When starting up the Vizard software the user is presented with a resolution and graphics setting option panel as shown above. There is an option on the lower portion of this panel to turn off this plane on start-up and only show it if the program is started while pressing the option key. Note that the Vizard screen size can be dynamically changed after startup as well.
Note the 3 quality settings that you can choose. Fast mode does not render shadows but does basic shading. It is convenient on older computers or when render speed is essential. Good mode casts good quality shadows, but does not do any full-screen anti-aliasing. Beautiful mode casts the best shadows and includes 2x anti-aliasing.
Next Vizard presents a panel where the user can select which simulation to visualize. To play back a previously recorded BSK simulation press the Select button and navigate to the binary BSK recording file. After a file has been selected press the Start Visualization button.
To live stream data from a running Basilisk simulation to Vizard make sure that the connection type is DirectComm and the mode is Live Streaming. When starting a Basilisk script that uses live streaming (see scenarioBasicOrbitStream with
liveStream set to true) the socket address, which is
tcp://localhost:5556 by default, is shown in the terminal window. Copy this and paste it into the Vizard socket address text field. Finally press the Start Visualization button to begin the visualization.
The default Vizard communication can be overwritten using the following variables:
viz = vizInterface.VizInterface() viz.comProtocol = "tcp" viz.comAddress = "127.0.0.1" viz.comPortNumber = "1234"
This example would cause Basilisk to use the socket address
tcp://127.0.0.1:1234 to connect to Vizard.
Transport protocol to use for the connection. See all protocol options here.
Network address to use for the connection. This can be either a host name or an IP address.
Port number to use for the connection.
To engage with the visualization, the view point can be rotated and the user can zoom in and out. There are three view modes available:
Spacecraft-Centric View Mode (default): Here the spacecraft is drawn 1:1 while showing other celestial objects about it. When rotating the center of the spacecraft is the center of rotation. The spacecraft trajectory is not shown in this view. You can zoom in and out locally, but if you zoom out too far then the view mode switched to a planet-centric view mode.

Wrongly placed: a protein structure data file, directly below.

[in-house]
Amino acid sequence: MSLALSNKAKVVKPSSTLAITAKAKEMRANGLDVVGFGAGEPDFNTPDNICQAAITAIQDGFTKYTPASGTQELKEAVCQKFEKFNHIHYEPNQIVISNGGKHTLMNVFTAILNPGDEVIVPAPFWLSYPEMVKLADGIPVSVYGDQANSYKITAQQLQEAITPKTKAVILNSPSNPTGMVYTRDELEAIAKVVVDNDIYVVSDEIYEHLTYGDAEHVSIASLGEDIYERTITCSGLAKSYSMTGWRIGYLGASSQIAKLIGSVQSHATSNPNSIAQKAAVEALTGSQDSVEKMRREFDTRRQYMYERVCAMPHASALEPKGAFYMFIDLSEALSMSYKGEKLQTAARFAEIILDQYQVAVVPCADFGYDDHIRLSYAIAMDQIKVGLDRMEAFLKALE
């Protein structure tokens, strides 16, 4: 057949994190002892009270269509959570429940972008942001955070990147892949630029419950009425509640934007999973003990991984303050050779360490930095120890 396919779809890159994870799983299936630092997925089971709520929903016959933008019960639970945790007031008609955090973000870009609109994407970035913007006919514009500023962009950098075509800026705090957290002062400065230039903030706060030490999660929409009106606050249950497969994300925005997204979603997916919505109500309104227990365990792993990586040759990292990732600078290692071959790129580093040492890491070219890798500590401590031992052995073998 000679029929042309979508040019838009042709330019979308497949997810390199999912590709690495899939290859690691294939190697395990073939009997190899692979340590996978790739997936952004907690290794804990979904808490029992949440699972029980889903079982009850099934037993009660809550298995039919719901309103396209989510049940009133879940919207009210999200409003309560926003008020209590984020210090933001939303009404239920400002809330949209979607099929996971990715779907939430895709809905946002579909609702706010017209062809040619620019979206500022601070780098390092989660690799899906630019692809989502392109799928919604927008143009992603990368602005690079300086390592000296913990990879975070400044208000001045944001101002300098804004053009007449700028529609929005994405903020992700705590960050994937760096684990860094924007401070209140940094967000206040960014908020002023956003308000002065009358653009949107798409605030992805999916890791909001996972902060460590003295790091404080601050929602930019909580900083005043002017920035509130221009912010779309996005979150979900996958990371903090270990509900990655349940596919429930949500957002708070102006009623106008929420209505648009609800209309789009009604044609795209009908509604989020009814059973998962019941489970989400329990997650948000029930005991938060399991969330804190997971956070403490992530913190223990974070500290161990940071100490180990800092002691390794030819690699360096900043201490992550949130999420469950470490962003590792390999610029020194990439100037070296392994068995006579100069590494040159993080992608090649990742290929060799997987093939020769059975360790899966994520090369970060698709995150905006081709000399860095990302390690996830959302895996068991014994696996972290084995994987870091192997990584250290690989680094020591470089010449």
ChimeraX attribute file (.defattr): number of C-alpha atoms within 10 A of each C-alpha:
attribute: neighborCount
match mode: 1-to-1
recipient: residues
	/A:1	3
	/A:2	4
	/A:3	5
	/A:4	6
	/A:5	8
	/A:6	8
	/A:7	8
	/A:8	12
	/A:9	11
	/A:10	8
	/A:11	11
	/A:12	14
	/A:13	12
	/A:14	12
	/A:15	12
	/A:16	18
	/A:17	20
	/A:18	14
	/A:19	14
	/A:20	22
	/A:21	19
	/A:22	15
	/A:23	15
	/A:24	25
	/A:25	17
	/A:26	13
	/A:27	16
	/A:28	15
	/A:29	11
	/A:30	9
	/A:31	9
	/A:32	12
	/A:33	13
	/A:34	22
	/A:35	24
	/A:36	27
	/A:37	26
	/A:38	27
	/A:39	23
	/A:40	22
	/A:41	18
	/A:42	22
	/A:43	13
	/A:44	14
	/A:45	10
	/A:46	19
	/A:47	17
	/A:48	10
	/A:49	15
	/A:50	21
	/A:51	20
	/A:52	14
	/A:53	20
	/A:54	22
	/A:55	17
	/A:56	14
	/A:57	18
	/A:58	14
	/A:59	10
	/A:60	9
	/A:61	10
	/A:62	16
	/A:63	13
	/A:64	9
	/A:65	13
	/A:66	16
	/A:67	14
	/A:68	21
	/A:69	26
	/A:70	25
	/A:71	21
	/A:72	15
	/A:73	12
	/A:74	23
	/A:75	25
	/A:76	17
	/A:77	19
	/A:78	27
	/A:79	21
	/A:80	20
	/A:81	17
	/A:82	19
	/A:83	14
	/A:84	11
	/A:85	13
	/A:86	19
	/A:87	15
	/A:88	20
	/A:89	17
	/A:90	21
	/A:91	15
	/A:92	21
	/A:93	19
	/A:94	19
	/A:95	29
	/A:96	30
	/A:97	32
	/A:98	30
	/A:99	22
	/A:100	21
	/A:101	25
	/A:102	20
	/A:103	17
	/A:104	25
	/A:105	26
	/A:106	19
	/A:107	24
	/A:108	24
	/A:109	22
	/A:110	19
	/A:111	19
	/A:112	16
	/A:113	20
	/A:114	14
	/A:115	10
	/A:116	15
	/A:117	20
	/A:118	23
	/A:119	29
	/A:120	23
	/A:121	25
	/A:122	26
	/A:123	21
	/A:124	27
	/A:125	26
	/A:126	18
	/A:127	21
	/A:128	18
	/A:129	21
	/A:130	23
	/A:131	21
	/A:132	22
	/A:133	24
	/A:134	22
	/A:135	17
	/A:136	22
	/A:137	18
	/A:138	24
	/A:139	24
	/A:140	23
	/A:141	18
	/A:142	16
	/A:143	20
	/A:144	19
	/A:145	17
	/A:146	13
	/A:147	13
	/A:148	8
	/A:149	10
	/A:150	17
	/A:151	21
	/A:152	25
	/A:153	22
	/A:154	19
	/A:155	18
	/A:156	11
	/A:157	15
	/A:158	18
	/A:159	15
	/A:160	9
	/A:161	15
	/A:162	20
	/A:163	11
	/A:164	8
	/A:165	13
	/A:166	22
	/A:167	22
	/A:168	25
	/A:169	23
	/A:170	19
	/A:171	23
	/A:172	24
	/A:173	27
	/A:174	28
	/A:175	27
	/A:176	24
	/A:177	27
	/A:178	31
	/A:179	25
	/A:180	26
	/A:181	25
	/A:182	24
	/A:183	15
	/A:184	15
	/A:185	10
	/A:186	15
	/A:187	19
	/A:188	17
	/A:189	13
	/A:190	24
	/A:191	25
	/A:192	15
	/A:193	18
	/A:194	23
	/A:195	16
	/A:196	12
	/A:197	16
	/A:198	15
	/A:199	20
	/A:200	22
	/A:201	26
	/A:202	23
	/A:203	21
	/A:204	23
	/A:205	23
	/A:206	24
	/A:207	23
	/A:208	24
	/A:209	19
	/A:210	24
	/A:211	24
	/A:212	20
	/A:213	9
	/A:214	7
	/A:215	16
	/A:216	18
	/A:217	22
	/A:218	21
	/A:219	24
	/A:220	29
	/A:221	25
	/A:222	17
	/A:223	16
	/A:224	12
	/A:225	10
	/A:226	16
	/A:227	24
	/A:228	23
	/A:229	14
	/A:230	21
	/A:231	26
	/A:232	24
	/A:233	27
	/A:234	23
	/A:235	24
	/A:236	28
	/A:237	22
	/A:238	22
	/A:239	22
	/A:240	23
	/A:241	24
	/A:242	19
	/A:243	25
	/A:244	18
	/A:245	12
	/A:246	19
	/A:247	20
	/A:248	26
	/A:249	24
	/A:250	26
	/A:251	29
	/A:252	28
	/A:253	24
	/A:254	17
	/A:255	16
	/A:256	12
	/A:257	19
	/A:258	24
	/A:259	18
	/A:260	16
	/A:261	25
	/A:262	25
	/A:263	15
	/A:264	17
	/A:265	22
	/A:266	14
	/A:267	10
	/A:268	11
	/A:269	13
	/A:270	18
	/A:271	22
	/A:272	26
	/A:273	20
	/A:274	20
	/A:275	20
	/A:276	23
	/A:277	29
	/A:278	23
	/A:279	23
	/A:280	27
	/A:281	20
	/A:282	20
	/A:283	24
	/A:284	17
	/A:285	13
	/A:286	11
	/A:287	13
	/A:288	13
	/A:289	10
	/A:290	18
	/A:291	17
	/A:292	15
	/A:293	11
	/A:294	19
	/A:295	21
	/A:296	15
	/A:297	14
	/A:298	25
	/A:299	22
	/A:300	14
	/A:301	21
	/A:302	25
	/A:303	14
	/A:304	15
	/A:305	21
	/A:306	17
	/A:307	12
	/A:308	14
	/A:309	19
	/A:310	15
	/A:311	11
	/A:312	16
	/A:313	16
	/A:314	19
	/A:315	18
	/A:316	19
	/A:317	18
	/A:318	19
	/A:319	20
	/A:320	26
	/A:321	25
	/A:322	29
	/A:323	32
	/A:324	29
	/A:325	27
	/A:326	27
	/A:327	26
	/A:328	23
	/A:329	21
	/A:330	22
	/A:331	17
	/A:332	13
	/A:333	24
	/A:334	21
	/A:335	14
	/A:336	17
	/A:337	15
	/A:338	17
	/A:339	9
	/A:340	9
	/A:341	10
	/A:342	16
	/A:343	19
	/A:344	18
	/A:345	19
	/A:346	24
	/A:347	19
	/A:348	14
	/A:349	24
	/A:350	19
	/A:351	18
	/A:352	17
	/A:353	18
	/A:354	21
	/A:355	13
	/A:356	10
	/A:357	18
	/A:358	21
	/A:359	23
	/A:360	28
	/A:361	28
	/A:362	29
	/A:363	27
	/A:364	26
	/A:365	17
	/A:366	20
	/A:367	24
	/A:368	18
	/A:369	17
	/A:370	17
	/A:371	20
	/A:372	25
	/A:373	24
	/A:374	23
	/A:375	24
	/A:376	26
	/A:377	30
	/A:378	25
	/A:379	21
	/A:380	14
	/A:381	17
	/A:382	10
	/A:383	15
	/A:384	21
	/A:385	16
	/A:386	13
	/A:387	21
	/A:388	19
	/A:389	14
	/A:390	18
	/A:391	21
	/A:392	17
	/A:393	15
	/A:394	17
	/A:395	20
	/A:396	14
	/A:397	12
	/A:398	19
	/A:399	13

Planet-Centric View Mode: Here a planet-wide view is presented. When rotating the view point this is about with the center of the planet as the center of rotation. The spacecraft trajectory is shown. The spacecraft is drawn at an exaggerated size so it is visible as a 3D object in this view. To return to a spacecraft-centric view mode double click on the spacecraft. If you zoom out far enough then the mode switches to a heliocentric view.
Heliocentric View Mode: Here a solar system wide view is shown. The planets are drawn enlarged to make them visible, and the planet trajectories are shown as well. If the spacecraft is orbiting a planet it is not visible in this view. If the spacecraft is on a heliocentric trajectory it is shown, also enlarged, in this view. Double clicking on a planet returns the user to a planet-centric view.
Space Vehicle States¶
The following sections describe the basic user interface elements of Vizard. Some settings can be set via a Basilisk script as described in the BSK Scripting Settings.
Basic Position and Orientation¶
Vizard is able to show the position and orientation of the spacecraft being simulated. If one or more planets are being modeled, then the spacecraft is show relative to the nearest planet.
Reaction Wheel States¶
If Reaction Wheels or RWs are modeled, then a RW panel can be opened
from within the
Actuator menu bar item. Here the RW wheel speeds and